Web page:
Third, ethnic comparisons of suicidal behavior in the US may gain from a deeper analysis of possible differences between immigrants and US-born in suicidality, within each ethnic category, as has been suggested (Baca-Garcia et al. 2011). Our hypothesis here is that, within ethnic groups, the US born would have higher prevalence of suicide ideation and attempts than foreign born immigrants of the same ethnicity and that immigrants who arrived as children (at age 12 or younger) would have higher risk than immigrants who arrived as adolescents or adults (at age 13 or older). Evidence for these hypotheses came from prior studies of immigration and mental disorders in the US (Breslau et al. 2009; Breslau et al. 2007).

The goal of this report is to compare the lifetime prevalence of suicide ideation and attempt among four main ethnic groups in the US using data from a multi-ethnic national sample that assessed suicidality with the same survey instrument in five languages (English, Spanish, Chinese, Tagalog and Vietnamese). Analysis such as the one proposed here can have an impact on public health policies that delves into the health disparities for the treatment and prevention of suicide and suicide behaviors associated with race/ethnicity and migration patterns (Goldsmith et al. 2002).

2. Materials & Methods

Data come from the National Institute of mental Health (NIMH) funded Collaborative Psychiatric Epidemiological Surveys (CPES), which includes the National Comorbidity Survey Replication (NCSR), the National Latino and Asian-American Survey (NLAAS) and the National Study of American Life (NSAL) (Heeringa et al. 2004). The CPES surveys were conducted during the same time period, using the same diagnostic instrument, and field staffs certified by the Institute for Social Research at the University of Michigan (Alegria et al. 2007; Kessler et al. 1994; Takeuchi et al. 2007; Williams et al. 2007). The instrument used in these surveys, the World Mental Health version of the Composite International Diagnostic Interview (WMH-CIDI) was developed with NIMH support to assess DSM-IV mood, anxiety, substance use and impulse control disorders as well as suicidality and a broad range of correlates and suspected risk factors. The CIDI is a fully structured computer assisted diagnostic interview. After complete description of the study to the subjects, informed consent was obtained.

A total of 15,180 respondents were in one of the four ethnic groups in this study. Further analyses on 10,274 US-born and 4,853 immigrants, with complete information about nativity/ migration status was available for: 4,179 Non-Hispanic Whites from the NCS-R; 3,258 Hispanics from the NLAAS (2,553), the NCS-R (527) and the NSAL (178); 2,176 Asians from the NLAAS (2,093) and the NCS-R (83); 5,514 Non-Hispanic Blacks from the NSAL (4,799) and the NCS-R (715).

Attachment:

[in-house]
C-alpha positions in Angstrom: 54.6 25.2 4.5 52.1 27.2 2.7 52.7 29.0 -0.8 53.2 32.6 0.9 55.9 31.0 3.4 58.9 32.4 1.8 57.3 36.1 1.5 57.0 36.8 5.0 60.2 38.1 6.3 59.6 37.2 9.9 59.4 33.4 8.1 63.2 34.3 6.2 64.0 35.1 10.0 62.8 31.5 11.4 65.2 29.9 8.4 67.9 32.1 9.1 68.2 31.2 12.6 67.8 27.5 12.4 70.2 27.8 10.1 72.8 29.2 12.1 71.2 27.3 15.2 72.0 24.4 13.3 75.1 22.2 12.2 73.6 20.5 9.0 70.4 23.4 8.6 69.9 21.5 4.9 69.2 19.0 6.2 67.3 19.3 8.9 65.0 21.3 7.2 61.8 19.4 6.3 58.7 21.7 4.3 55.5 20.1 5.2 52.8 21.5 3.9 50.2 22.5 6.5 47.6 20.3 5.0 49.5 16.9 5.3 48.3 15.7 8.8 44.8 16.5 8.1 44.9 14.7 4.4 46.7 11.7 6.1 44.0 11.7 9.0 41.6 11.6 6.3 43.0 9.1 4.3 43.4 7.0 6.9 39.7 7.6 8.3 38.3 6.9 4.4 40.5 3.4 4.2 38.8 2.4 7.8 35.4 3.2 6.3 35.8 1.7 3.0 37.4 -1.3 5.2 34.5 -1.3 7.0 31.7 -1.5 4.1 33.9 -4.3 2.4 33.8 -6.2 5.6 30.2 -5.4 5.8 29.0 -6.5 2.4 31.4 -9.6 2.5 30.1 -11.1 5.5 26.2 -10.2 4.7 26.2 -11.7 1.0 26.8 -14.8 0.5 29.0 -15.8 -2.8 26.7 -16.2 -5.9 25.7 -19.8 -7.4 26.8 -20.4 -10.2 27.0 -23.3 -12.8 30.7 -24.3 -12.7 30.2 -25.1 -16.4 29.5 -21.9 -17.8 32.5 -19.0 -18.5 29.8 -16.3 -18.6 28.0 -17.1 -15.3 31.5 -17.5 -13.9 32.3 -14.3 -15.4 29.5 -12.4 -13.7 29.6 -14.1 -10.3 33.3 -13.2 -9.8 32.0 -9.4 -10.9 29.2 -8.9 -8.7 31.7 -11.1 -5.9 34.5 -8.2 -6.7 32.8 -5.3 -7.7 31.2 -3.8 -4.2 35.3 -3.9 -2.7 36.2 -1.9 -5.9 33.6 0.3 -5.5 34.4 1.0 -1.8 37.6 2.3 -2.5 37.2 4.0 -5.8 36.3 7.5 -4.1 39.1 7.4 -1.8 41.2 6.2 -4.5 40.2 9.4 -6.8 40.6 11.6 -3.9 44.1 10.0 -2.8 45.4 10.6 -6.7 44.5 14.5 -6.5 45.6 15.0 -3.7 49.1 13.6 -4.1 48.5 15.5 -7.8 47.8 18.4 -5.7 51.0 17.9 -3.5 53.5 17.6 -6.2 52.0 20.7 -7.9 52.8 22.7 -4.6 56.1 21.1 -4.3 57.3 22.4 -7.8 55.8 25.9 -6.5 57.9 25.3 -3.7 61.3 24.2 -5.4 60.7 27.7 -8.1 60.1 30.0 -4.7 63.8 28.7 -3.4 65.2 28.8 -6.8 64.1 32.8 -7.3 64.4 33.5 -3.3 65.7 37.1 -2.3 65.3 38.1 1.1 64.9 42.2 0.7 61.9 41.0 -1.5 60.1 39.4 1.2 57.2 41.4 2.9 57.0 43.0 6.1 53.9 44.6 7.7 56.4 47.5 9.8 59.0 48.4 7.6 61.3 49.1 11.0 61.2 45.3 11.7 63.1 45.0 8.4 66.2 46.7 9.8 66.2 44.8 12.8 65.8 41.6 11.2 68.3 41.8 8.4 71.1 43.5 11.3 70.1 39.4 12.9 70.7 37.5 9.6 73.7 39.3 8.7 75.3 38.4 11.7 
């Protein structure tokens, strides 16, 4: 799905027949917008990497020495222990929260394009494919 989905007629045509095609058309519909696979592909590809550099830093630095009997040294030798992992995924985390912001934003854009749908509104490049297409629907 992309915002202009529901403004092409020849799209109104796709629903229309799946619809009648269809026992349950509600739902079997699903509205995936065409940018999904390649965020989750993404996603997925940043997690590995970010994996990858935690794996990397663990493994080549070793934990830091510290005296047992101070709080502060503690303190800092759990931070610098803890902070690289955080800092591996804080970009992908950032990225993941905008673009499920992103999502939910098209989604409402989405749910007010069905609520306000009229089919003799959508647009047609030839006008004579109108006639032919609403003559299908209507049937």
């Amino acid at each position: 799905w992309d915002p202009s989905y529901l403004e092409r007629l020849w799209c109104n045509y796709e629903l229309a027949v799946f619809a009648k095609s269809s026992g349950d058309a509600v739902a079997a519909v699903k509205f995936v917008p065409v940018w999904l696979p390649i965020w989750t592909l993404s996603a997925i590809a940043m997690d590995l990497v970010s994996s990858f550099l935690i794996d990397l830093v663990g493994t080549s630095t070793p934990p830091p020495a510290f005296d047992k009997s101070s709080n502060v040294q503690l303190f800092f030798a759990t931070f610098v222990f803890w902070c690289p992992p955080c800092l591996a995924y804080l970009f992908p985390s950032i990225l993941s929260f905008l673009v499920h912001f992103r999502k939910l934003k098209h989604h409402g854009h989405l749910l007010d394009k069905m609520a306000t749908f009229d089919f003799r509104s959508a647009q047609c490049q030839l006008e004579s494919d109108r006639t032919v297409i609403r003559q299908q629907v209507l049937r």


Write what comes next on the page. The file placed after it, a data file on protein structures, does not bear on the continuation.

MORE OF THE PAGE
2.1 Measures of Suicide-Related Outcomes

The WMH-CIDI contains a module that assesses history of suicide ideation (“Have you ever seriously thought about committing suicide?”), and suicide attempts (“Have you ever attempted suicide?”). These questions were printed in a booklet and referred to in the interview by letter given that evidence suggests that participants’ reports of such potentially sensitive behaviors are higher in self-administered than in interviewer-administered surveys (Turner et al. 1998). Respondents with a history of any suicide ideation or attempt were asked the age at which they first experienced that outcome. Timing of prior suicide ideation and attempt was obtained using a question sequence shown experimentally to improve recall accuracy (Knauper et al. 1999).

2.2 Psychiatric Disorders and Other Covariates

Psychiatric disorders were diagnosed according to Diagnostic and Statistical Manual of Mental Disorders, Fourth Edition (DSM-IV) criteria. The common diagnostic assessment in all surveys included mood disorders (major depressive disorder and dysthymia), anxiety disorders (panic disorder, agoraphobia without panic disorder, social phobia, generalized anxiety disorder and posttraumatic stress disorder) and substance use disorders (alcohol abuse, drug abuse, alcohol dependence with abuse, and drug dependence with abuse). All respondents were asked the age at which they had first experienced any of those disorders.

2.3 Demographics

Analyses also used sociodemographic information including gender, age, educational attainment, and age at first marriage and divorce (if any). Race/ethnicity was asked in all surveys and the original variables were recorded by CPES processors to harmonize data across the three studies (Collaborative Psychiatric Epidemiology Surveys, 2008). Twelve categories were identified: Vietnamese, Filipino, Chinese, All other Asian, Cuban, Puerto Rican, Mexican, All other Hispanic, Afro-Caribbean, African-American, Non-Latino Whites and All other (excluded here). These categories were then collapsed into the following broader ethnic groups: Asian, Black, Hispanic and White (Collaborative Psychiatric Epidemiology Surveys, 2008; The Office of Minority Health, 2010).

2.4 Foreign- versus US-birth and age at migration

Respondents were asked whether they were born in the US, and, if not, they were asked the age at which they arrived to the US. Because of possible differences in mental disorder risk by age at immigration (Breslau et al. 2009), we divided immigrants into two groups: immigrants who arrived as children (at age 12 or younger) and immigrants who arrived as adolescents or adults (at age 13 or older).

2.5 Analysis